The “where are you from” always gets a little complicated for me. Both of my parents were foreign service officers, so I was really lucky in that I had the opportunity to grow up in Africa, Europe and Latin America. I was living pretty much all over until my move to Miami, where I went to school and later worked for some really amazing hotel companies; Four Seasons, Mandarin Oriental and Ritz Carlton. Then eventually my path crossed with Nikki Beach, as their director of development for 6 years and I ended up doing a lot of traveling with them opening up properties around the world. I made my way to Vegas with Nikki Beach, where a few years later I was lucky enough to join Live Nation.
Where do you live now?
I’m based out of Las Vegas.
The entertainment industry is dynamic and constantly changes what do you think is the key element in staying up to date and relevant in your field?
It’s not always about being at the cutting edge Someone once told me, ” The guy that breaks the wall usually comes out bloody on the other end.” More often, it’s about ensuring that you are confident about what you are putting out there and you’re genuine, authentic and honest about your product. That’s something we strive to do, not just put out a product that’s hot or trendy but a product that we are genuinely honest and intrigued by. That’s what fundamentally influences the customer; if you believe in what you are doing.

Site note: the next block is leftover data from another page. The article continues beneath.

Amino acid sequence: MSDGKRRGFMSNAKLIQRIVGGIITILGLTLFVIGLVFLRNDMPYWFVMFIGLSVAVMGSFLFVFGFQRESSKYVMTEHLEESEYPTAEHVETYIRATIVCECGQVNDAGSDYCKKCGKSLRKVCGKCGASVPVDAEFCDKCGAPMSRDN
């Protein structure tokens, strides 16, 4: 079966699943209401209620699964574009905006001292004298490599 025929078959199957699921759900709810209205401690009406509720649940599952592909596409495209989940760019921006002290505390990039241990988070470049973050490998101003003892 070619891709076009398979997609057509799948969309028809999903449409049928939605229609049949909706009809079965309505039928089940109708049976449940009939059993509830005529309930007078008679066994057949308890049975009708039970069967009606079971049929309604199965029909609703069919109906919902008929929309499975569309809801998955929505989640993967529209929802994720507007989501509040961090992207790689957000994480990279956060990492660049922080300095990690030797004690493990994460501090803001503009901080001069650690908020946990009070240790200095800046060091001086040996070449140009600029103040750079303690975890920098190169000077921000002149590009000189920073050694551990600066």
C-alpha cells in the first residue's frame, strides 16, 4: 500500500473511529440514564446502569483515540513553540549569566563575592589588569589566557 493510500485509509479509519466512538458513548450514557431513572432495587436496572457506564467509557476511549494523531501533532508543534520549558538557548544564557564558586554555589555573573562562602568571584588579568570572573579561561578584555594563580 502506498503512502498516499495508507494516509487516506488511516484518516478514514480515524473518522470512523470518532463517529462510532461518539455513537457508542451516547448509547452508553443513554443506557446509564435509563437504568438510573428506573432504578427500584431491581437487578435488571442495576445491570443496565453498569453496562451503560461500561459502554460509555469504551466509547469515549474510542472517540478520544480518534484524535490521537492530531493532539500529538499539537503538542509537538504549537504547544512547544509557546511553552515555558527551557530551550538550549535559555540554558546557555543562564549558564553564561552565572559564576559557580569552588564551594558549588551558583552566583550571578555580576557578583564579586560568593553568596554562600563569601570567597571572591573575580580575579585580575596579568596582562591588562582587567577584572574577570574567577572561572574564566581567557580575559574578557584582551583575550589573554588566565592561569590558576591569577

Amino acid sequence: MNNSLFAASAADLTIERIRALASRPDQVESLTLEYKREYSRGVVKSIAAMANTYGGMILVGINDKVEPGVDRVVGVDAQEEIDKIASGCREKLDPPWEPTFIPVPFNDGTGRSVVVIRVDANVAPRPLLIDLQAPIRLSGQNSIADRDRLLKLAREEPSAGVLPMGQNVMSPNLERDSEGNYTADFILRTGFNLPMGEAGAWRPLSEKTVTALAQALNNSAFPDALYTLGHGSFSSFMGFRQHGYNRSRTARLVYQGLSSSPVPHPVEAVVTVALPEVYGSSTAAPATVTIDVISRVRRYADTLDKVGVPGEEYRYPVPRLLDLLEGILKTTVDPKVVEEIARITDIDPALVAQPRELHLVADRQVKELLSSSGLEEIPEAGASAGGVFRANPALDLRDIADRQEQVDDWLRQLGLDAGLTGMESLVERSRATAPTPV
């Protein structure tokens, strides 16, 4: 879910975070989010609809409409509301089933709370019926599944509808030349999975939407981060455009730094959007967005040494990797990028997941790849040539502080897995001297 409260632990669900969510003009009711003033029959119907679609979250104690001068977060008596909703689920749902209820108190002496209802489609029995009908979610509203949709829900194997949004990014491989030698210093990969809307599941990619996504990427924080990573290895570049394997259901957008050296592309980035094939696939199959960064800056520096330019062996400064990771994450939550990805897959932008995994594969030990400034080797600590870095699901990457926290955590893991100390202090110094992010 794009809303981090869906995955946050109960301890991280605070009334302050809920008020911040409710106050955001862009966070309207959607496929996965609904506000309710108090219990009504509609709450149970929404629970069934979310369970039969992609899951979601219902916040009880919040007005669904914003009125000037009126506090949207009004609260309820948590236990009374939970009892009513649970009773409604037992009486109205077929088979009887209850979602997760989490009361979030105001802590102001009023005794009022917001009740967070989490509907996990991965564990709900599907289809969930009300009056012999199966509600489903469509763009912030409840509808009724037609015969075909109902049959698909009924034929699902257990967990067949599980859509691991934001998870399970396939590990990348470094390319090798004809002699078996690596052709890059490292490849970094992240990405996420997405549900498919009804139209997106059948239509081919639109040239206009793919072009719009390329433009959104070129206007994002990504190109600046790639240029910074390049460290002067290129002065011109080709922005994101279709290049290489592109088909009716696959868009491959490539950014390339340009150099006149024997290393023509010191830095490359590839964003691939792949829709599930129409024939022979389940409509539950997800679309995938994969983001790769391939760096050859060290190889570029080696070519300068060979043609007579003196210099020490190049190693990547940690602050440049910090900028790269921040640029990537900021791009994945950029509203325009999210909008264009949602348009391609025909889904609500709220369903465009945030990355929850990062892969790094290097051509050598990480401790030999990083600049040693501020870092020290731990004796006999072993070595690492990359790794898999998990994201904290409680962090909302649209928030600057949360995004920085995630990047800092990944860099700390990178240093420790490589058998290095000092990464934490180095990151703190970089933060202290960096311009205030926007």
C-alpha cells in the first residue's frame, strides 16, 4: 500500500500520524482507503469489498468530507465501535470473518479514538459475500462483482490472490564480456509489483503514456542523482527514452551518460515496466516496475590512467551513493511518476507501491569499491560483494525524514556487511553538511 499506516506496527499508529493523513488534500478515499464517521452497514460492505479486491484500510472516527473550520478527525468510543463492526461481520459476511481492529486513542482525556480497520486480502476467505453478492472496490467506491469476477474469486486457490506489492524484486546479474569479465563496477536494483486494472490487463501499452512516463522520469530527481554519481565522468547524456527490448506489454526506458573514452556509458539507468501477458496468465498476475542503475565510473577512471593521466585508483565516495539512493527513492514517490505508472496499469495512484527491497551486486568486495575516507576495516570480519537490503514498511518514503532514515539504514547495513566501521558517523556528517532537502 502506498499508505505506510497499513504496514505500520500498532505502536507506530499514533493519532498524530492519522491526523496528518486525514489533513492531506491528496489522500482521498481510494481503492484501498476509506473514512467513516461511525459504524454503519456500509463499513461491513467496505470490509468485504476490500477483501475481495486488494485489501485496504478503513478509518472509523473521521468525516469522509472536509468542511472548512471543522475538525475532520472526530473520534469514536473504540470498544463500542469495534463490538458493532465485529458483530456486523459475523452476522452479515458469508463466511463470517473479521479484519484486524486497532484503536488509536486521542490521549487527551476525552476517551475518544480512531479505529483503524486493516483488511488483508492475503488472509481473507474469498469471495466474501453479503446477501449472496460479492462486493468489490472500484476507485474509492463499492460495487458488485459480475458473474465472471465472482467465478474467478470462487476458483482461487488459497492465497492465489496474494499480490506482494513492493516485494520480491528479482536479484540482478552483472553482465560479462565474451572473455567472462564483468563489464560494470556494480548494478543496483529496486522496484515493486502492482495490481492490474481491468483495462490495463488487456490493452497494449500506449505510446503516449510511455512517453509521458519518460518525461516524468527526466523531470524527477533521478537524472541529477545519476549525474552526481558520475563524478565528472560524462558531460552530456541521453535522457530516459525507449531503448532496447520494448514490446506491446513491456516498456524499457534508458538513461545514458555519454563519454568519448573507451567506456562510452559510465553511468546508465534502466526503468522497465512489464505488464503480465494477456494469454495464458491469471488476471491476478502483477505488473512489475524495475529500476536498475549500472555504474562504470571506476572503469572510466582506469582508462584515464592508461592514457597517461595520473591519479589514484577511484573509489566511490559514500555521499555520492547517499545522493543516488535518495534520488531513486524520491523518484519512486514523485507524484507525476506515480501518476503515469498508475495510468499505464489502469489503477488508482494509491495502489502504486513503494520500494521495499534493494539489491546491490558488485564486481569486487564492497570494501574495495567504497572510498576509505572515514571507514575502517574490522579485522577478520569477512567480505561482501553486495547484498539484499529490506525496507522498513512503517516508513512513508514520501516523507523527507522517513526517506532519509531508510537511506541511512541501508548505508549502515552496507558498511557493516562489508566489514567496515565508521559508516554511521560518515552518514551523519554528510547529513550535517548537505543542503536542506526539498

How have your travels influenced your career and how have you incorporated those experiences into your venues?
I like to bring those influences from interesting things I’ve seen in art installations, music, and food around the world. Every culture has a different idea of what entertainment should be and how to present it. The Foundation Room being so eclectic in its cultural background and design; it lends itself to a lot of those experiences. I feel like I am tailored for the room in a sense because of my international background and the ideology of the room does play with a more global background.
How has social media changed nightlife?
It’s an important vehicle in giving us the ability to share experiences immediately. I think it has helped us spread the word and share great moments.
Compare the nightlife in Dallas with Vegas or NY?
I think Dallas has some really great venues! I like the fact that they are smaller and more socially intimate environments than Vegas. Vegas went the completely opposite direction with it’s mega clubs where 7,000 people fit in a giant space. Vegas is more of an event driven nightlife where as Dallas is all being part of a scene, enjoying your friends and having a good time.